WeChat – why China’s largest social media network is ripe for advertising

Breaking into the Chinese market is a challenge for even the most seasoned marketing strategists. While we may think of ourselves as living in a global, connected world, there’s no doubt that the likes of Twitter and Facebook just don’t have the same reach in other markets as they do in the West.

Many people in the West haven’t even heard of WeChat, but it’s one of the largest social media networks in the world, recently passing over a billion users. Considering WeChat only started seven years ago, with Facebook taking eight years to reach the same milestone, there’s no doubting what a significant indication of the app’s reach that is.

When it comes to WeChat advertising, the platform isn’t just a Twitter or Facebook clone – it’s an entirely different beast, and it requires an in-depth knowledge to understand how users engage with the content posted on there. Here’s a brief guide to how it works – and how it could be key to marketing in China.

WeChat does what it says on the tin – it’s a chat app

The days of chatrooms might seem like aeons ago, but WeChat found much of its early success by operating on similar principles, updated for mass smartphone use. Users could find both random and nearby people with ease, striking up all sorts of conversations in the process. WeChat users are more curious than those on Facebook or Twitter – they’re looking for new content, not just to see the same old faces all the time.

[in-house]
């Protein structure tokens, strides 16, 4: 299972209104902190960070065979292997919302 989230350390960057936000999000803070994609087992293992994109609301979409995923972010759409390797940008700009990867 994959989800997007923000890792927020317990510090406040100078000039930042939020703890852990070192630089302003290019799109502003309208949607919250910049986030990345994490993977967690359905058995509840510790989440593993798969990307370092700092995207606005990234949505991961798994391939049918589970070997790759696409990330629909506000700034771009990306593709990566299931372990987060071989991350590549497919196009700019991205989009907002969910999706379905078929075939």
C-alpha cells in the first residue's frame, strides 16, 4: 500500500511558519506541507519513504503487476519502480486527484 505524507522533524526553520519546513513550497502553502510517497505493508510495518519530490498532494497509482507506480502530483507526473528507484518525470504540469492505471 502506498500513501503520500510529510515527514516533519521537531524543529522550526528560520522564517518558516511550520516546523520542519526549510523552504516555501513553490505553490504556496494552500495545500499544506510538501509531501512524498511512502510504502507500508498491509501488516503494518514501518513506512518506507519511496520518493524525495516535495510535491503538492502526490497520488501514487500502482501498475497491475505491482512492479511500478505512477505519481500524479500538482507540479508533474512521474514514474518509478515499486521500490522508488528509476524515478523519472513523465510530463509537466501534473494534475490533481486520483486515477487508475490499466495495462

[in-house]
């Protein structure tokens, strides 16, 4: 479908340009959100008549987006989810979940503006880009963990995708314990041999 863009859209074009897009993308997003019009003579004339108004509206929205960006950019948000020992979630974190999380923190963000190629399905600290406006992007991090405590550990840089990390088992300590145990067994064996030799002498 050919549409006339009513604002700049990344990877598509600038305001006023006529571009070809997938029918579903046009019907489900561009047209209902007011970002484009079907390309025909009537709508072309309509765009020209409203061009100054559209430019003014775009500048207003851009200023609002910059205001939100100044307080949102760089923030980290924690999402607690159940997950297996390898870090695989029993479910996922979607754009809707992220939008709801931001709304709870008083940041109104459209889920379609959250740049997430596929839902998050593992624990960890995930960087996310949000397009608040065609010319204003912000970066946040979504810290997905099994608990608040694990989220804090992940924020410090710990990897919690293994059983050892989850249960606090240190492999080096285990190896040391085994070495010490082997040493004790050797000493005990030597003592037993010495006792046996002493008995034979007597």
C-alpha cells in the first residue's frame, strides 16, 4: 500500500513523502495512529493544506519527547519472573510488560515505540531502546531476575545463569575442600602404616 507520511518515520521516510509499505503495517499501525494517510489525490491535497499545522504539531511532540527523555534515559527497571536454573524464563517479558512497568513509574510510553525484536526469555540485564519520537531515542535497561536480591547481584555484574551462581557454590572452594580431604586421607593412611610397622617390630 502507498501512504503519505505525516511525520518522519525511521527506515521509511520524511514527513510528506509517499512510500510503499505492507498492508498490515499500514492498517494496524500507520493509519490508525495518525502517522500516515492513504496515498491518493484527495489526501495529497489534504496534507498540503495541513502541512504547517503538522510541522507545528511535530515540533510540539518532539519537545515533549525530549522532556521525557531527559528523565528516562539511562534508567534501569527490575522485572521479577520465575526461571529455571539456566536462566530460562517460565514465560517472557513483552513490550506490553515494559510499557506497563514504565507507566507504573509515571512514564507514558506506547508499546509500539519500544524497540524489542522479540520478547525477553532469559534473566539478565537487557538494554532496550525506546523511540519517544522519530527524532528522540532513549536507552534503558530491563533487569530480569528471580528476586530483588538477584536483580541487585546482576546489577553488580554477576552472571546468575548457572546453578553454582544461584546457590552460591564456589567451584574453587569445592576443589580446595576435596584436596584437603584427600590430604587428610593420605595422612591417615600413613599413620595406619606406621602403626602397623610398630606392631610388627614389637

WeChat adverts do work similarly to Facebook and Twitter

With WeChat now opened up to advertising, the ads work in a similar way to social media apps more common in the West. Moments Ads, which are Feed Ads, will allow a few images/a video and a short description of any service or product being advertised. These can also be targeted to various specified demographics, allowing for greater customisation.

WeChat also allows mini-apps

While the potential of this for marketing has not yet been fully explored, it’s certainly an interesting option. WeChat allows for mini-apps which exist within the existing framework of the app, meaning that users on smartphones with less storage space don’t need to make any extra downloads to run them. One of the most unique features of WeChat, it’s potentially a massive development that is likely to be copied around the world.

WeChat users are used to spending money via WeChat Pay

Mobile payments are well-integrated into WeChat, allowing for in-app purchases and even users sending monetary gifts to one another – something that has become something of a tradition on some holidays. While Twitter and Facebook users rarely spend money within the app, this certainly isn’t the case with WeChat – so you can expect whoever sees your ads to have their wallet close by.

Market Me China has extensive experience in marketing on WeChat and can give you a bespoke strategy for any product or service that you need help with breaking into the Chinese market with. Contact our team today to find out how we can help you get the exposure your brand deserves.